Thursday was another miserably ghastly London day! -:) I took the circle line to Green Park, and on my way past, dropped in at the Ritz, pushing through the front door with all the confidence of a regular guest. Except it was actually the street door to the high rollers private club in the basement.
This bemused doorman very kindly explained the difference and gave me a Ritz map of London so I might avoid similar mistakes in future. He's only been in this job for a couple of months and he said he loves it. I loved him too.
He sent me off in the right direction so I started again. Nice foyer but my mind was still back in the high rollers room.
Just down the street is the Assouline bookshop - what fabulous books they publish! - make sure you go upstairs to the curio room...
If you're into cutting edge fashion, you must go to Dover Street Market.
Think Lee Lin Chin on steroids.
Then Burlington Arcade - natch - most of the shops were not quite open, but the Lalique man saw me taking this photo, switched on his lights and came out to give me a booklet. The day was getting better!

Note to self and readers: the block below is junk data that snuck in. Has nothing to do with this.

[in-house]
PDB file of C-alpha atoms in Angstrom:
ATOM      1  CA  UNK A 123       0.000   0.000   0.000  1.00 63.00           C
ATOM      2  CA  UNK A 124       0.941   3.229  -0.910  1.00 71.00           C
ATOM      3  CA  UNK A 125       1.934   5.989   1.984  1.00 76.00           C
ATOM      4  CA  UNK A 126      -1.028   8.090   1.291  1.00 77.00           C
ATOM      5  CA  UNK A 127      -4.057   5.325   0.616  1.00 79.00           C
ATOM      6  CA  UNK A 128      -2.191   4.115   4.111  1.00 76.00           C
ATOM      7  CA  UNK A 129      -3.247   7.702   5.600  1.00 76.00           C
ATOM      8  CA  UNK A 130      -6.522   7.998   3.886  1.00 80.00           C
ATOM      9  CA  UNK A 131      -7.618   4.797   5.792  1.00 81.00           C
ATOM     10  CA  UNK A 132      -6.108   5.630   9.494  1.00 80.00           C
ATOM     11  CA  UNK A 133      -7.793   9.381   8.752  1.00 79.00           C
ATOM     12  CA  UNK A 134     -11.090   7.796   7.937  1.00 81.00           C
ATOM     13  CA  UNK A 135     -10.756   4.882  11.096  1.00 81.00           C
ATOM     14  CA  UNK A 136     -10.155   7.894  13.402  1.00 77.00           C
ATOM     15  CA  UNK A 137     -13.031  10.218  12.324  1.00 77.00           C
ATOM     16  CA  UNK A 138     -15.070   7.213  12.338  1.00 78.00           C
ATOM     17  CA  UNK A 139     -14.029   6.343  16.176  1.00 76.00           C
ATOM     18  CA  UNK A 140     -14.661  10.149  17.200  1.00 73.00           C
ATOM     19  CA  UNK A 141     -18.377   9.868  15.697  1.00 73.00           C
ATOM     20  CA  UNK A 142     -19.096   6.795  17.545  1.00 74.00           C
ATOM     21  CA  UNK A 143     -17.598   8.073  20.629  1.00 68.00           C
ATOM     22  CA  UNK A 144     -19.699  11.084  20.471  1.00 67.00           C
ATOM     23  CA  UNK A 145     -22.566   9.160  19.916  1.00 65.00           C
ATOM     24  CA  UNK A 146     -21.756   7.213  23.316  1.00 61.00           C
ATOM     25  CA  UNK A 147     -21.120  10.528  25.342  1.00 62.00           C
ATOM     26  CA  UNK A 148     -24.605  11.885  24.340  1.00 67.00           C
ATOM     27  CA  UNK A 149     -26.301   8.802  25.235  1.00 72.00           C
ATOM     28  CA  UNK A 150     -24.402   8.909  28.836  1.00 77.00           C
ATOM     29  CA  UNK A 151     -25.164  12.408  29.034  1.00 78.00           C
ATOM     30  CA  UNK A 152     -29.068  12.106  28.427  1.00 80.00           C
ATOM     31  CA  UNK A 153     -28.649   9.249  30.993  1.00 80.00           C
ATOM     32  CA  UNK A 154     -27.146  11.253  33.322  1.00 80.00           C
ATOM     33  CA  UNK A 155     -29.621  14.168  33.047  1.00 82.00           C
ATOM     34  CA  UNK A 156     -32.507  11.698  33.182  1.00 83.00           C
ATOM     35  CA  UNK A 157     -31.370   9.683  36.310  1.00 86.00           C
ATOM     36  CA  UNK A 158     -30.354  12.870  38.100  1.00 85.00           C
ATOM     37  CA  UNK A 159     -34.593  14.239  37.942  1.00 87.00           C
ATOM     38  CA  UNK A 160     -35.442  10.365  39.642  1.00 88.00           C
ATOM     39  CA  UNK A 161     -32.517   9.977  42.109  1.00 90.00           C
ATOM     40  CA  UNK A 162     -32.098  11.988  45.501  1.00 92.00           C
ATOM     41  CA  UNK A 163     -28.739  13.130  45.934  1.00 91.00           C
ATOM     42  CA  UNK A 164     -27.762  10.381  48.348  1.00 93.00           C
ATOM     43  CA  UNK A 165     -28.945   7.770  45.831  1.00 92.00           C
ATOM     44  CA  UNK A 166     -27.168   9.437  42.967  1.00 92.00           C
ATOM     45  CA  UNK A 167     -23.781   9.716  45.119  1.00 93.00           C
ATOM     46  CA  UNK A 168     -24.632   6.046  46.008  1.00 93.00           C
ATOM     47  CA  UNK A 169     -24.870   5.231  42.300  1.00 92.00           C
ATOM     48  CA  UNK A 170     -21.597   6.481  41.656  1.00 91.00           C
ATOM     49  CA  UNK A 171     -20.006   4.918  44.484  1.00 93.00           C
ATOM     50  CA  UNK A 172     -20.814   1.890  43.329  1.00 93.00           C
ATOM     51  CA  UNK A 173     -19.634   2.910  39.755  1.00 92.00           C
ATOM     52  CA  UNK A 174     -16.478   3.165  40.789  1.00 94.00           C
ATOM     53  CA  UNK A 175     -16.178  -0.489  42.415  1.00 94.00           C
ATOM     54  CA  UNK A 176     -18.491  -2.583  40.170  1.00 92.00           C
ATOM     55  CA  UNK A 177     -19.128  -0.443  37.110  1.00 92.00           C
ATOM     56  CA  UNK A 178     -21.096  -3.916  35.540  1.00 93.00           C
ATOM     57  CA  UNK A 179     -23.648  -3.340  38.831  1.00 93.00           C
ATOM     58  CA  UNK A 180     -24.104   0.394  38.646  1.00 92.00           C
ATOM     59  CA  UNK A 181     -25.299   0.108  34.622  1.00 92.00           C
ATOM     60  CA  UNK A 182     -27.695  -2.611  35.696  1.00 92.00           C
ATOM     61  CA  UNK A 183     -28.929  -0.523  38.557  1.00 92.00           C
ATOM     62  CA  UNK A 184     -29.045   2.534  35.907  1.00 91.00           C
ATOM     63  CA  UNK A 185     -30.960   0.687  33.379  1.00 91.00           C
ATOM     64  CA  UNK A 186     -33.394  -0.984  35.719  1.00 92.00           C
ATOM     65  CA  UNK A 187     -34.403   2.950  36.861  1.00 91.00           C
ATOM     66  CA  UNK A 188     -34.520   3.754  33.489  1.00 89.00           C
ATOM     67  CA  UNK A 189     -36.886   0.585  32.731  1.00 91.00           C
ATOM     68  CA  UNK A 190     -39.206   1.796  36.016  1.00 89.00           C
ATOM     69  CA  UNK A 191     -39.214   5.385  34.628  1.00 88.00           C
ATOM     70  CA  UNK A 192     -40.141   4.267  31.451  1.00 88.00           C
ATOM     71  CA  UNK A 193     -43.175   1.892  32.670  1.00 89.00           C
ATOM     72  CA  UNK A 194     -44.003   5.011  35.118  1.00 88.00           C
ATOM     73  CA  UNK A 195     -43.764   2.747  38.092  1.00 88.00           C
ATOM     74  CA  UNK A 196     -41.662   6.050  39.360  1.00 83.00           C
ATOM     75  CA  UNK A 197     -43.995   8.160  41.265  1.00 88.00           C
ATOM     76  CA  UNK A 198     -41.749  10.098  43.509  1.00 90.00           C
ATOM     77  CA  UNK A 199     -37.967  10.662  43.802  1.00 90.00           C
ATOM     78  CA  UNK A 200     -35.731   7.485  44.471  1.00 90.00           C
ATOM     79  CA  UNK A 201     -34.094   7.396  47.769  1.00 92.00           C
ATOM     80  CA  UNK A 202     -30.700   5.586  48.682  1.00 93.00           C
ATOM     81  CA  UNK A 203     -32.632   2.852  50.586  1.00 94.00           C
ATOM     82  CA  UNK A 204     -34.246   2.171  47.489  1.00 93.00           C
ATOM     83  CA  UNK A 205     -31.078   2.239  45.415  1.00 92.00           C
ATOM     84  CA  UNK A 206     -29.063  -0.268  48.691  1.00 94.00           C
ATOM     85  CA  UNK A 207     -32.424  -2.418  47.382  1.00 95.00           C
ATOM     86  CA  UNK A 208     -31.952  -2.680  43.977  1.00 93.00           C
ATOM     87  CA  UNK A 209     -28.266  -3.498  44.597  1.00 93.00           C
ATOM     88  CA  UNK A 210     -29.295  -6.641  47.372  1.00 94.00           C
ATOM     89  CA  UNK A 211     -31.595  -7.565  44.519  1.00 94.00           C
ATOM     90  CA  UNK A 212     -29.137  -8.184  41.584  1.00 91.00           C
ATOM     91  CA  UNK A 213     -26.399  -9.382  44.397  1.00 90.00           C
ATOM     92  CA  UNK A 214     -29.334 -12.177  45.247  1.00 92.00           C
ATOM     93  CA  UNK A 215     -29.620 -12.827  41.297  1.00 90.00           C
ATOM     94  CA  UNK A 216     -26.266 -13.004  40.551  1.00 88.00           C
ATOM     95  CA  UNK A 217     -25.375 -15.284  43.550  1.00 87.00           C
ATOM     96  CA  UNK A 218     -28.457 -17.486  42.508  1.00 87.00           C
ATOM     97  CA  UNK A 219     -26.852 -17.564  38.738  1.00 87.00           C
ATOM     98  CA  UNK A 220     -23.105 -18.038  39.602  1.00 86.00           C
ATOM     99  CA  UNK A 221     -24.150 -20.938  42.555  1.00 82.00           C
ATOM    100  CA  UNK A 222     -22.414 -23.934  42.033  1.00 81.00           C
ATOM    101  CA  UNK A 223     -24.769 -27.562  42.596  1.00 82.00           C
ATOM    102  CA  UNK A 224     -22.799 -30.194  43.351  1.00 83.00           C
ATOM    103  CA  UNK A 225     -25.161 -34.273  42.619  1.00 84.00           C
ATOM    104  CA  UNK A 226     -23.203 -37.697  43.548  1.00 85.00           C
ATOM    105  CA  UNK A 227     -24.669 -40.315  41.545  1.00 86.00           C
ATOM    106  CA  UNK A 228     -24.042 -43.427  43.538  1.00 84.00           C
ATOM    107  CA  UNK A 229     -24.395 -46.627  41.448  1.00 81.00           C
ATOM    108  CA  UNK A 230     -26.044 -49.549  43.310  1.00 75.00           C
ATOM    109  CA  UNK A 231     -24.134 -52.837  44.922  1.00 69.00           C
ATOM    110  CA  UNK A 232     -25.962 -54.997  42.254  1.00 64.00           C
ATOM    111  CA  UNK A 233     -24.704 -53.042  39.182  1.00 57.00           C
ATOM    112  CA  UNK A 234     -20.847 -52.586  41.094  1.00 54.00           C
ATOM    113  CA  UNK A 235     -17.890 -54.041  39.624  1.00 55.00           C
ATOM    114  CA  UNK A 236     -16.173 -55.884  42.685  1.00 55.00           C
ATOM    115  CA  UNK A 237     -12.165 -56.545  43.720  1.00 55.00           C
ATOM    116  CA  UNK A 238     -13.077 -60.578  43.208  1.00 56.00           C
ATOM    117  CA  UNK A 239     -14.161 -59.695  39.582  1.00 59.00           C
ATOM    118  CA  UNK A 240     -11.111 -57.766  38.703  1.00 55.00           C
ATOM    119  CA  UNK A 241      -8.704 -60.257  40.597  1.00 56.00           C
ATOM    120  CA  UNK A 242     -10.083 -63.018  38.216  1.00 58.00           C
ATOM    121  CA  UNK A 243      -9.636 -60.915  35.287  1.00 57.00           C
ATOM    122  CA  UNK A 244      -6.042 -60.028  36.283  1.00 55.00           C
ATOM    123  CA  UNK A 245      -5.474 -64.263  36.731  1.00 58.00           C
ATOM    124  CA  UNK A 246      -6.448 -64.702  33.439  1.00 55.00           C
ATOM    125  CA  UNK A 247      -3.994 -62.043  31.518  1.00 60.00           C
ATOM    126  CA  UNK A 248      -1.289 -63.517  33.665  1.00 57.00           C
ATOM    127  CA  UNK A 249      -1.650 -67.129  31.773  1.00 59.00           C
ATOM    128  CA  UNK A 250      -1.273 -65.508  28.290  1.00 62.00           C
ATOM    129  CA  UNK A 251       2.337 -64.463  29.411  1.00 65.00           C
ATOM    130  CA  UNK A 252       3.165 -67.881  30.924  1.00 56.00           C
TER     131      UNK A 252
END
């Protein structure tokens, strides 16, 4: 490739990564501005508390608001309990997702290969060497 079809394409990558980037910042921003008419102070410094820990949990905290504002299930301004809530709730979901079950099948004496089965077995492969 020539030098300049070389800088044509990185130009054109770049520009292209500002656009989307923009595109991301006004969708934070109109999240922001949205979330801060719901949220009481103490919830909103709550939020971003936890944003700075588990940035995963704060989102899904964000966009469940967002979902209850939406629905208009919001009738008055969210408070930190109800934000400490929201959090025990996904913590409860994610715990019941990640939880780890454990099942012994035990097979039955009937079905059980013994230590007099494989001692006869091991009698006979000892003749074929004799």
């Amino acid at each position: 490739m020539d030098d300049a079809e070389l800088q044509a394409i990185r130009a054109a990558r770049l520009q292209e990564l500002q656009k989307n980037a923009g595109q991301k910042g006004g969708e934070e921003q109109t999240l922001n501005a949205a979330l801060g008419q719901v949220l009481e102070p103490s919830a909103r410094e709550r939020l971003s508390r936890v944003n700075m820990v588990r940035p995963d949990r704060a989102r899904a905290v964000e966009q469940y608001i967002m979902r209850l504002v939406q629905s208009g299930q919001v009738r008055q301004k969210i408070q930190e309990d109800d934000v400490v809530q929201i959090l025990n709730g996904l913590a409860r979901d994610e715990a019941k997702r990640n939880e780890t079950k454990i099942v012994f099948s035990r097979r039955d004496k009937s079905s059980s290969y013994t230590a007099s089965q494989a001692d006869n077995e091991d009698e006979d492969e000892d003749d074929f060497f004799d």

I stumbled on Brunello Cucinelli outside the far end of the arcade. They're coming into winter so the new stock is a bit heavy for an Oz summer. Loved the cotton pullover the assistant was wearing - a knit from summer - taupe with a couple of thick grey and white bands on the sleeve. None left of course. At the end of summer they send their stock back to Italy. Which I suppose goes on to the southern hemisphere for our winter!
She gave me a Brunello Cucinelli biro! Yayyyy. I get such a kick out of small things!
Savile Row, still full of typically English bespoke menswear shops.